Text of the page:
#healing Image from page 52 of “Roentgenographic diagnosis of dental infection in systemic diseases” (1916)

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Image from page 52 of “Roentgenographic diagnosis of dental infection in systemic diseases” (1916)
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Identifier: roentgenogratous
Title: Roentgenographic diagnosis of dental infection in systemic diseases
Year: 1916 (1910s)
Authors: Tousey, Sinclair, b. 1864
Subjects: Diagnosis, Radioscopic Teeth Tooth Diseases Radiography
Publisher: New York : P. B. Hoeber
Contributing Library: West Virginia University Libraries
Digitizing Sponsor: LYRASIS Members and Sloan Foundation

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Text Appearing Before Image:
rasping mitralmurmurs. Absolute rest in bed, a purin-free dietand an ice bag over the heart temporarily reducedthe severity of the symptoms without much changein the physical signs. After five weeks of thi- acute illness, Dr. HarlowBrook> in consultation found that she presentedthe clinical picture of tubercular peritonitis andtuberculous pleurisy on the left side. There wasalso flatness at the base of the right lung behind,which with the onset of meningitic symptoms andconstant leukocytosis led to a suspicion of ab-scess which was disproven by an exploratorypuncture. The meningeal symptoms became rapidly worse:the patient was unable to speak a connected sen-tence. There were several severe convulsionslasting from an hour to an hour and a half each.A spinal puncture showed a clear fluid under nor-mal pressure and containing no microorganisms,and negative to the AVassermann test. The spinalfluid contained one lymphocyte to about 15 redcells. The blood contained no microorganisms and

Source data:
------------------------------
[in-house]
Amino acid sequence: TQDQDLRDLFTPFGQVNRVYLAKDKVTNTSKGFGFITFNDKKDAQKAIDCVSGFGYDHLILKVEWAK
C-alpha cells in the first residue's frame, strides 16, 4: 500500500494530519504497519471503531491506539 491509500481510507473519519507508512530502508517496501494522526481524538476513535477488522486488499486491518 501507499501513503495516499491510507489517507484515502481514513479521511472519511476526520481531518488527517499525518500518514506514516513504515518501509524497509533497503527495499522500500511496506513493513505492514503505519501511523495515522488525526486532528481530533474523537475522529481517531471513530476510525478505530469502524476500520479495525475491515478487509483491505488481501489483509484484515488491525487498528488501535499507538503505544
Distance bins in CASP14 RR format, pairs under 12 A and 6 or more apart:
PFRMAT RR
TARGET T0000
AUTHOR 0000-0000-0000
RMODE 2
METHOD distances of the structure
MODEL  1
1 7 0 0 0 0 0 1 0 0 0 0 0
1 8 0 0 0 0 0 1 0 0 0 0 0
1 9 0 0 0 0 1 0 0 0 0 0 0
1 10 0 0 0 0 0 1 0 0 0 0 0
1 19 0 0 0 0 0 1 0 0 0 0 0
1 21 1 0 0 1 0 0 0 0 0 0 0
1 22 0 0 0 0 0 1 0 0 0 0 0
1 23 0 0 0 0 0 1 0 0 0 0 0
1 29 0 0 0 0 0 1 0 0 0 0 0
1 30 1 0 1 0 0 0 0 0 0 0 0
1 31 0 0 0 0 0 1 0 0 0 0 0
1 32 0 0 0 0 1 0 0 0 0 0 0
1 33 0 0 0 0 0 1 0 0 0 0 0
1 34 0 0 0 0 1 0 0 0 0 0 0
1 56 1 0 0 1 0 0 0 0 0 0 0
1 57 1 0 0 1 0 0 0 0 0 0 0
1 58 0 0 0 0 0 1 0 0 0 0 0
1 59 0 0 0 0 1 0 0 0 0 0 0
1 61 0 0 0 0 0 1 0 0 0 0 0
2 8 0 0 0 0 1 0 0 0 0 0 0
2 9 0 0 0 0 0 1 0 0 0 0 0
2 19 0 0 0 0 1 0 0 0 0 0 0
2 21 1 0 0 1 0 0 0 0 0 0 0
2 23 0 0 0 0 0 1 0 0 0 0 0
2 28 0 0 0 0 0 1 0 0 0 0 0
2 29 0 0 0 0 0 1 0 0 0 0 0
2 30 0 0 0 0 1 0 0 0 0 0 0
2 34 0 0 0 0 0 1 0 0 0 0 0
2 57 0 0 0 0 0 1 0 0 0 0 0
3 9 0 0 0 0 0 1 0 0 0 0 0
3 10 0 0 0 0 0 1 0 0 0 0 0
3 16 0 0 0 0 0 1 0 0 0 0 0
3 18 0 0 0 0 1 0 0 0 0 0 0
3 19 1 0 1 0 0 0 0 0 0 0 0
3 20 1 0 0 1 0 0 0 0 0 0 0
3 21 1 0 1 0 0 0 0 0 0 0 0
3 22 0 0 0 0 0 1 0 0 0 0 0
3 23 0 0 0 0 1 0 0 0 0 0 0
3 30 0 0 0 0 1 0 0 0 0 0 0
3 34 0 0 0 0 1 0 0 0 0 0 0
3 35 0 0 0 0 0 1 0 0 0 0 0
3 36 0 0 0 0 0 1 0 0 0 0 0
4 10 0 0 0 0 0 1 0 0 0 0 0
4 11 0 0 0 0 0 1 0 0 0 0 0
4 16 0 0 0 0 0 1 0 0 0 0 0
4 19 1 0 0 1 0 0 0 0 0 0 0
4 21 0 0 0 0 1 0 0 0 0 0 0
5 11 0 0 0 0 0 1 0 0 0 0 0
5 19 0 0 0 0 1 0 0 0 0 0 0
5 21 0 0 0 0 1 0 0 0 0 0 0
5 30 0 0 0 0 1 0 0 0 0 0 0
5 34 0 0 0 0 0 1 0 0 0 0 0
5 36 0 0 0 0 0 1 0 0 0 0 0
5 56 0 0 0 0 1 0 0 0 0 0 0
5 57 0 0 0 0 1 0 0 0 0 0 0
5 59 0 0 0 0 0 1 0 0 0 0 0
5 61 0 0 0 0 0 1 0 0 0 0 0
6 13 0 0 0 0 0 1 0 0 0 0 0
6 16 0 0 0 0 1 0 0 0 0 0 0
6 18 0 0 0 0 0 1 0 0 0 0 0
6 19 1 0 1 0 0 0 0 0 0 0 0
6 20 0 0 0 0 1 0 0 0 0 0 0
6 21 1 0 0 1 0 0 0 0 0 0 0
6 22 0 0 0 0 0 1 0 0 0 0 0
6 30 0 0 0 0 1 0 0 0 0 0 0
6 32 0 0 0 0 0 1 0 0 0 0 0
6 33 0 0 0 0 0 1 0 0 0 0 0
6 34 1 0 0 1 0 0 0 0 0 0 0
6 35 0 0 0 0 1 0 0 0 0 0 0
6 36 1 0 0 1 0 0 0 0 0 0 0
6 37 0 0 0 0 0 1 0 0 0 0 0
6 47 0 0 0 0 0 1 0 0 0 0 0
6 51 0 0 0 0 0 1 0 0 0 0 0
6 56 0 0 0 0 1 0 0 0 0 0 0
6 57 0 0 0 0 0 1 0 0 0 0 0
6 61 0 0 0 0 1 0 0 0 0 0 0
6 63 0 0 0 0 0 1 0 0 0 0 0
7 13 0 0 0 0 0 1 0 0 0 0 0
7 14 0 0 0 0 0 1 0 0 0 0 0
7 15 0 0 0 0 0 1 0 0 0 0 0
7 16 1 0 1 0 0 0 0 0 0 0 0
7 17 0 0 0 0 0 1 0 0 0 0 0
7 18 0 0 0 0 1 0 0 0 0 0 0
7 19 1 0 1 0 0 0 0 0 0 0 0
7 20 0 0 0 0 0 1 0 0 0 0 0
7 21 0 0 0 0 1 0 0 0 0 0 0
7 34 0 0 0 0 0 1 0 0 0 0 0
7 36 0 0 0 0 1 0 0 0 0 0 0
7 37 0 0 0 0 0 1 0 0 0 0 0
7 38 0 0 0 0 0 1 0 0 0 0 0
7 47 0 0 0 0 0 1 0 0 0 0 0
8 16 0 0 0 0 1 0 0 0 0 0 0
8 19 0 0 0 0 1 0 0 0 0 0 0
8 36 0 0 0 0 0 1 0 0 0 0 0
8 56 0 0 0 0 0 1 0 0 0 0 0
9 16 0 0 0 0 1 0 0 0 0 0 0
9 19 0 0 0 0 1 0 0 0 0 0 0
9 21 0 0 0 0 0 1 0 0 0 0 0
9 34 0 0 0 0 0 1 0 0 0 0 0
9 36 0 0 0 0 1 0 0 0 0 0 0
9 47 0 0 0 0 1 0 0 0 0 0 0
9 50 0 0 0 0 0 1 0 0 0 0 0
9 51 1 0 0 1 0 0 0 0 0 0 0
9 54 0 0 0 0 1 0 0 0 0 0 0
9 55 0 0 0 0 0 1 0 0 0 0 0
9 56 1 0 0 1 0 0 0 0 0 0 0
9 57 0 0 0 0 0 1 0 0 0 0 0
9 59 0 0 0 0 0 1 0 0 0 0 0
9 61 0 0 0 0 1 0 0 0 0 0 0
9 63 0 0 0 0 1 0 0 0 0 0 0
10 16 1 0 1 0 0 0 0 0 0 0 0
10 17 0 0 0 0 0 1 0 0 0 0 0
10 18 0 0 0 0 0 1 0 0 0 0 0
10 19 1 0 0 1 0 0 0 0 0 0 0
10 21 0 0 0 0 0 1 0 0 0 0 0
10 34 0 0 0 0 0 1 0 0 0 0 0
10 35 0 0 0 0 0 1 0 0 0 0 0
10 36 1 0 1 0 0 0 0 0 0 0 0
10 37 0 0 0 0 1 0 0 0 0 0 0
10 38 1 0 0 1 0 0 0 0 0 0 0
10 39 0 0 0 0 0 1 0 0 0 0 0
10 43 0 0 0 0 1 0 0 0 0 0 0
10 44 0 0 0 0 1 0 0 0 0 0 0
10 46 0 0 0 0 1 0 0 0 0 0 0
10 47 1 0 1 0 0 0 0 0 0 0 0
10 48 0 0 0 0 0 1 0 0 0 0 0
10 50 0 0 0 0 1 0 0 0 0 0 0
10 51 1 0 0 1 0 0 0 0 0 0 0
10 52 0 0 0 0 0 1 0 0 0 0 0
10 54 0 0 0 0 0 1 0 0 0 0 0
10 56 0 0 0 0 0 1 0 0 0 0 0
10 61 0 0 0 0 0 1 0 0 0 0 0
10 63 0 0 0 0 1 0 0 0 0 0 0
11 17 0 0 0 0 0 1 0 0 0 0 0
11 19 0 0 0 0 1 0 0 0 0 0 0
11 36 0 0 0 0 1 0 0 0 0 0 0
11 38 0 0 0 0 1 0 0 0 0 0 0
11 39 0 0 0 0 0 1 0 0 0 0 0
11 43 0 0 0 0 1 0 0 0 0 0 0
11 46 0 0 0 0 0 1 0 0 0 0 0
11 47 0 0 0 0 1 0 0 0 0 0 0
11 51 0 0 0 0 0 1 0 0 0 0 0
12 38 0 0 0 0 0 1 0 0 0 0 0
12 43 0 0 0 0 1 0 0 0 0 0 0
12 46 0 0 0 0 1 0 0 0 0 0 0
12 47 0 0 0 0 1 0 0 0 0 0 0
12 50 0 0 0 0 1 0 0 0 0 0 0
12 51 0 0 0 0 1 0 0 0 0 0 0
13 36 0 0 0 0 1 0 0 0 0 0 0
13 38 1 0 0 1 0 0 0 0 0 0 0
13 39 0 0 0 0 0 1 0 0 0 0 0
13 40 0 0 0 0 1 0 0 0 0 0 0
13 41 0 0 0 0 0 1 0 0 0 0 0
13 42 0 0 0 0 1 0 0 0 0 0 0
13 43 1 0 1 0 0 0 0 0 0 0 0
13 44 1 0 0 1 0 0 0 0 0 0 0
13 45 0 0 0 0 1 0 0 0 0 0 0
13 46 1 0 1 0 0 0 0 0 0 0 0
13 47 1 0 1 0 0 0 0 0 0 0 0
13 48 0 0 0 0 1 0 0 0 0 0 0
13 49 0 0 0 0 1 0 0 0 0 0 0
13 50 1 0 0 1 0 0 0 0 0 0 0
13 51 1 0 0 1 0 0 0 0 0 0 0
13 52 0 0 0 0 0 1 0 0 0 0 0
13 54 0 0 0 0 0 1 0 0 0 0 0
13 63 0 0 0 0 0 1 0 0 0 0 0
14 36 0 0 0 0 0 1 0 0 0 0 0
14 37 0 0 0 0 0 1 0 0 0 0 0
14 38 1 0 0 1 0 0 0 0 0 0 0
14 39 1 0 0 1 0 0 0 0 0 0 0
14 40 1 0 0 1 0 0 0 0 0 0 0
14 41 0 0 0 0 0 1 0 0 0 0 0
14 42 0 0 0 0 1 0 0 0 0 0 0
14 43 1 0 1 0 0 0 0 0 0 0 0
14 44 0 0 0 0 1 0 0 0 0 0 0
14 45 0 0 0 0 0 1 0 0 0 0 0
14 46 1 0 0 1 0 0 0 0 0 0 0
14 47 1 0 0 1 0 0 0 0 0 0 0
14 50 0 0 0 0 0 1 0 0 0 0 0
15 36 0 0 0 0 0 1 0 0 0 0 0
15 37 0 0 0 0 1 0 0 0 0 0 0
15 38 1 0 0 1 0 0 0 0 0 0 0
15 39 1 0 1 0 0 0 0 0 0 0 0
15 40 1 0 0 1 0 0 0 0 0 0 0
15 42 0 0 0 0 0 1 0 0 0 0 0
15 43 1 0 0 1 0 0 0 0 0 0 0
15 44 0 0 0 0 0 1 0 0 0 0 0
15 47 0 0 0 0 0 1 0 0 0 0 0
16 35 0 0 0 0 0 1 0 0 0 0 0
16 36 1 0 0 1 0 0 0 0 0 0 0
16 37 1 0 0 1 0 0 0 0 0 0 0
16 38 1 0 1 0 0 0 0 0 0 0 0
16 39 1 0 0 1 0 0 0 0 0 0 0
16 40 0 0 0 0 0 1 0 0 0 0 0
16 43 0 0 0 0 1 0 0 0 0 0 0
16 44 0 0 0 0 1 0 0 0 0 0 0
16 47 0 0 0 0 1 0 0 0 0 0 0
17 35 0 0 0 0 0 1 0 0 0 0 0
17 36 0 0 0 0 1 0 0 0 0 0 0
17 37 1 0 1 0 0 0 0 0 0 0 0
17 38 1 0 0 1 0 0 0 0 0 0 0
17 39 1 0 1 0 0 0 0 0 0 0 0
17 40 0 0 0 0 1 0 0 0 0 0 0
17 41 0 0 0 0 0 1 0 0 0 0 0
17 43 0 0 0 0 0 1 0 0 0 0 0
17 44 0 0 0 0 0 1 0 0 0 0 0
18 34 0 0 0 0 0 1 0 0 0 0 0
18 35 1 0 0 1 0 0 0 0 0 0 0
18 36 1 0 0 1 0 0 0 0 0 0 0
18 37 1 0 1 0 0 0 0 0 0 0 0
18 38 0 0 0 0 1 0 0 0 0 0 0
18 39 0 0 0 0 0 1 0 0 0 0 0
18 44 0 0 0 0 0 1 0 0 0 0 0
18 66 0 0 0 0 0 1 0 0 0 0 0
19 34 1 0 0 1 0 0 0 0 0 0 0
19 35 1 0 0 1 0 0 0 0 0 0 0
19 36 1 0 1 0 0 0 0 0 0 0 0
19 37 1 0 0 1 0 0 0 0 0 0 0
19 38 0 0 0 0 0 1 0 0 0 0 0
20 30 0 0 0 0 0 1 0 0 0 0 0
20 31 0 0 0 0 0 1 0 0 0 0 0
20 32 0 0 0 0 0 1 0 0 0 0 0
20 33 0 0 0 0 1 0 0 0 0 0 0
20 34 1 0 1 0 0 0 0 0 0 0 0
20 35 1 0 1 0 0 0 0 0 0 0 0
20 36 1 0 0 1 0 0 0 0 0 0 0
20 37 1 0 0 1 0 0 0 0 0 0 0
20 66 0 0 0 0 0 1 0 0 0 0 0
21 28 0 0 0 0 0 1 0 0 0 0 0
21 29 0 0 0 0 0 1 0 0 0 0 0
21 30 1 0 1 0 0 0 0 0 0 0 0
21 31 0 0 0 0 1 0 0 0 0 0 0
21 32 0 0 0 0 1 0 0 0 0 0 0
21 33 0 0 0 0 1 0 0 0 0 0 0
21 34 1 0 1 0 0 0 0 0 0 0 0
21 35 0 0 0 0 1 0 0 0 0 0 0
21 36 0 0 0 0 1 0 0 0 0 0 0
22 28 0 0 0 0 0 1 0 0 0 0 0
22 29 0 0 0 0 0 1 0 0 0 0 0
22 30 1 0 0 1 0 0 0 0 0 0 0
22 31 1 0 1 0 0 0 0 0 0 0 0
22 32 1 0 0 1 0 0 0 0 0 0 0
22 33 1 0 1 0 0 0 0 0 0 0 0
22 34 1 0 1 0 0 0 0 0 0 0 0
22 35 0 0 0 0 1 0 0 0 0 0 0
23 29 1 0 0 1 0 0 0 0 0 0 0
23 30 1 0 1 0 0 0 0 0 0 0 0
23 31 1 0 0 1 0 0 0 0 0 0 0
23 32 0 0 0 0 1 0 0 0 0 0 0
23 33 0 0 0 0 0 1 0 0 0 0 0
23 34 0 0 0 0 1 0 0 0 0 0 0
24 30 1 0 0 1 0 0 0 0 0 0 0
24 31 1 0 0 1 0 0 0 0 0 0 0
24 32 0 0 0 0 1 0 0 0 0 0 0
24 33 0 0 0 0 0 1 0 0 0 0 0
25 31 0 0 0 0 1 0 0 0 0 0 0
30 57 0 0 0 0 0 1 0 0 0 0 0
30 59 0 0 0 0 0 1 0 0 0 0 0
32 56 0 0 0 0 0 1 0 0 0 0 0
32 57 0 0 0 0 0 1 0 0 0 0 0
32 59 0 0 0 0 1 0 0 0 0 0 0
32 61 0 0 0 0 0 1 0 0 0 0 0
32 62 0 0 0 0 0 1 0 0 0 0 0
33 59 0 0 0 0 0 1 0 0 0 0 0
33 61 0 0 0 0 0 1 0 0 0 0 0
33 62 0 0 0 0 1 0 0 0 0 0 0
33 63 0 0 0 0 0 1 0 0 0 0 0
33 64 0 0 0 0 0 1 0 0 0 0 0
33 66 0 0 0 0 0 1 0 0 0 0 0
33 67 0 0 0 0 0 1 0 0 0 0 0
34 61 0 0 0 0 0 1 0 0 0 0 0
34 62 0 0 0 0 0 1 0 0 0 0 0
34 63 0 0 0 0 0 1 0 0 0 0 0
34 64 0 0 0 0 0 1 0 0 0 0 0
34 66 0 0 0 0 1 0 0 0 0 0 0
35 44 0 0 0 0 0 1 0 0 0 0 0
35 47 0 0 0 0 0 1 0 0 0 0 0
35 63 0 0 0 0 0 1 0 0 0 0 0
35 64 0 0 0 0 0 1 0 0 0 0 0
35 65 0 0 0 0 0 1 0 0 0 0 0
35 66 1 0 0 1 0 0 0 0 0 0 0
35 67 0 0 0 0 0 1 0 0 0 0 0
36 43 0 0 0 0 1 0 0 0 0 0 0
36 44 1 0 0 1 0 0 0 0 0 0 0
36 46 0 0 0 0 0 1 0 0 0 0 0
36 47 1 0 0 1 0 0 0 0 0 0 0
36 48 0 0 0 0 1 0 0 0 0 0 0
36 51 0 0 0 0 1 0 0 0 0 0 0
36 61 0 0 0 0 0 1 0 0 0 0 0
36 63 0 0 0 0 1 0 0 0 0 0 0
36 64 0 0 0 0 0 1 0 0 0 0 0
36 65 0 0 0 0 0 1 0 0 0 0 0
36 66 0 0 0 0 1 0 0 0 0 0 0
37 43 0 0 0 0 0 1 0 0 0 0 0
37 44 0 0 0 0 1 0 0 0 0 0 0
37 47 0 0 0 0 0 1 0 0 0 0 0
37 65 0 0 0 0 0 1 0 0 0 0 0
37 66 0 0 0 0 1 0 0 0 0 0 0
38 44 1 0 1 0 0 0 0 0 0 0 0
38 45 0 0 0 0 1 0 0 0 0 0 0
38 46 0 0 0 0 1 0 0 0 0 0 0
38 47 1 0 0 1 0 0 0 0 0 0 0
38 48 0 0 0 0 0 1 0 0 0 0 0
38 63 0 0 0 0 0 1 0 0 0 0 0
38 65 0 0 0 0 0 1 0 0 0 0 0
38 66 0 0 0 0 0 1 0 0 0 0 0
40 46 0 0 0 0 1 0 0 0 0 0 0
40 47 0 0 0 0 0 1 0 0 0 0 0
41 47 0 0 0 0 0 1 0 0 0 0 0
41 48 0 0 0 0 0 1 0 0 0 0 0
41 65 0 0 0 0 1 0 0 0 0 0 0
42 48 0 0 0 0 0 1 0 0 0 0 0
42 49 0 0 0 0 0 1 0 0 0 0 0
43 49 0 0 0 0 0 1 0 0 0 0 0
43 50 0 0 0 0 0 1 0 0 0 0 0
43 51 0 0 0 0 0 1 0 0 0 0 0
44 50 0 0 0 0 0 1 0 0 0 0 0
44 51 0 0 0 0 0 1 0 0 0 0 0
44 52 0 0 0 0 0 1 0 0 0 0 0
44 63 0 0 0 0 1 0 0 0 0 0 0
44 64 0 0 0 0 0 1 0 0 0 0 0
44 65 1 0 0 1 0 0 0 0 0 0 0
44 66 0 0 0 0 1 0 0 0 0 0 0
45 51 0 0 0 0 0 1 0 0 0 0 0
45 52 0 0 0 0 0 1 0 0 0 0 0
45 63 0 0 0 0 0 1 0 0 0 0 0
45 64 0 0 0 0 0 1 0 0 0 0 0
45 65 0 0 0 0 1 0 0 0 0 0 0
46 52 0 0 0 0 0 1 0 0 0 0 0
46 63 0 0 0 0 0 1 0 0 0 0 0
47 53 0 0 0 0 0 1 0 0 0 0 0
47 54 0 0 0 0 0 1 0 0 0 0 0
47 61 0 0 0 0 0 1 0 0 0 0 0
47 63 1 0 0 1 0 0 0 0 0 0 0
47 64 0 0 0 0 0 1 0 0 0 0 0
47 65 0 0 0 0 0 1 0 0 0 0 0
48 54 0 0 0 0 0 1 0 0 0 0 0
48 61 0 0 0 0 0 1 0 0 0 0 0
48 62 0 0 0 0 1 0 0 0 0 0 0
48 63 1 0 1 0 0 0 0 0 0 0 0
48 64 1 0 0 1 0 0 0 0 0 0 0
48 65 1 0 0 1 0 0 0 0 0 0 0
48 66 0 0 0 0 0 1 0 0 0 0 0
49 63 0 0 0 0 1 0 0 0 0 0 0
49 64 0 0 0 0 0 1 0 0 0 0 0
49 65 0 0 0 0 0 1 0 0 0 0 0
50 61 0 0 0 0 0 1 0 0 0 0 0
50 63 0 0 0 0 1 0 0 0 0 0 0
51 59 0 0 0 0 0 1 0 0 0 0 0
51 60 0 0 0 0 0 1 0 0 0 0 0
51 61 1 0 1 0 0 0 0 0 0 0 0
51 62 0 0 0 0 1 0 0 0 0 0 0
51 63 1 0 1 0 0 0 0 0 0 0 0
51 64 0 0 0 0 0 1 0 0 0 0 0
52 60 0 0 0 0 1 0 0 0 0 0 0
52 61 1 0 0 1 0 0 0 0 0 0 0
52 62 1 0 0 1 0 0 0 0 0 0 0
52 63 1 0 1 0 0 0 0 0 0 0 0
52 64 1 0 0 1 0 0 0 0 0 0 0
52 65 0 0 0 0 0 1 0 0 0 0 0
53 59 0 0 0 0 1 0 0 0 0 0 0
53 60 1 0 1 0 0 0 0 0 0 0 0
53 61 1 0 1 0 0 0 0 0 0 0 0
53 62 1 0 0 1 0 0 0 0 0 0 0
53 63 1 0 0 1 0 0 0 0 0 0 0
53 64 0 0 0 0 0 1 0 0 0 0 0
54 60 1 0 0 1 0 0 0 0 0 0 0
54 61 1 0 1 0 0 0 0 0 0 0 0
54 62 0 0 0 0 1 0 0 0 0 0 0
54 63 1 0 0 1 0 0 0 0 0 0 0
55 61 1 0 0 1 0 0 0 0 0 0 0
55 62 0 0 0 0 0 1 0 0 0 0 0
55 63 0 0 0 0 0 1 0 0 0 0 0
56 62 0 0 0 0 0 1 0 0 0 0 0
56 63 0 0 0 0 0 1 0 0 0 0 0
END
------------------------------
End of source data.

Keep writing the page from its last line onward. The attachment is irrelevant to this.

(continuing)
Text Appearing After Image:
Figure 2<.—Dilated Heart, Enlarged Thymus axd Motti.ixg OF Lu?JG. Case of arthritis, endocarditis, pleurisy, pneumonia, meningitisand hemiplegia from dental infection. 49 ROENTGENOGRAPHS DIAGNOSIS 51 was negative to the Wida] and Wassermann testsand contained 25,000 leukocytes per cubic milli-meter. The urine contained albumin and casts. Aradiograph of the chest (Figure 27) made with aportable outfit showed no collection of fluid ineither side of the chest, but mottling on the rightside. It showed a greatly dilated heart and anenlarged thymus gland. The pulse was 120, respi-ration 34, temperature \(Y2] ■_• degrees F. Dr. X. B. Potter and his assistant, Dr. Ord-way, had always been suspicious of streptococcusinfection, possibly from the teeth shown in myradiographs. And it had been the plan that theHist time the patient went out of doors it shouldbe to the dentists office to have the suspected sec-ond bicuspid drilled into and the question of thelife or death of its nerve deci

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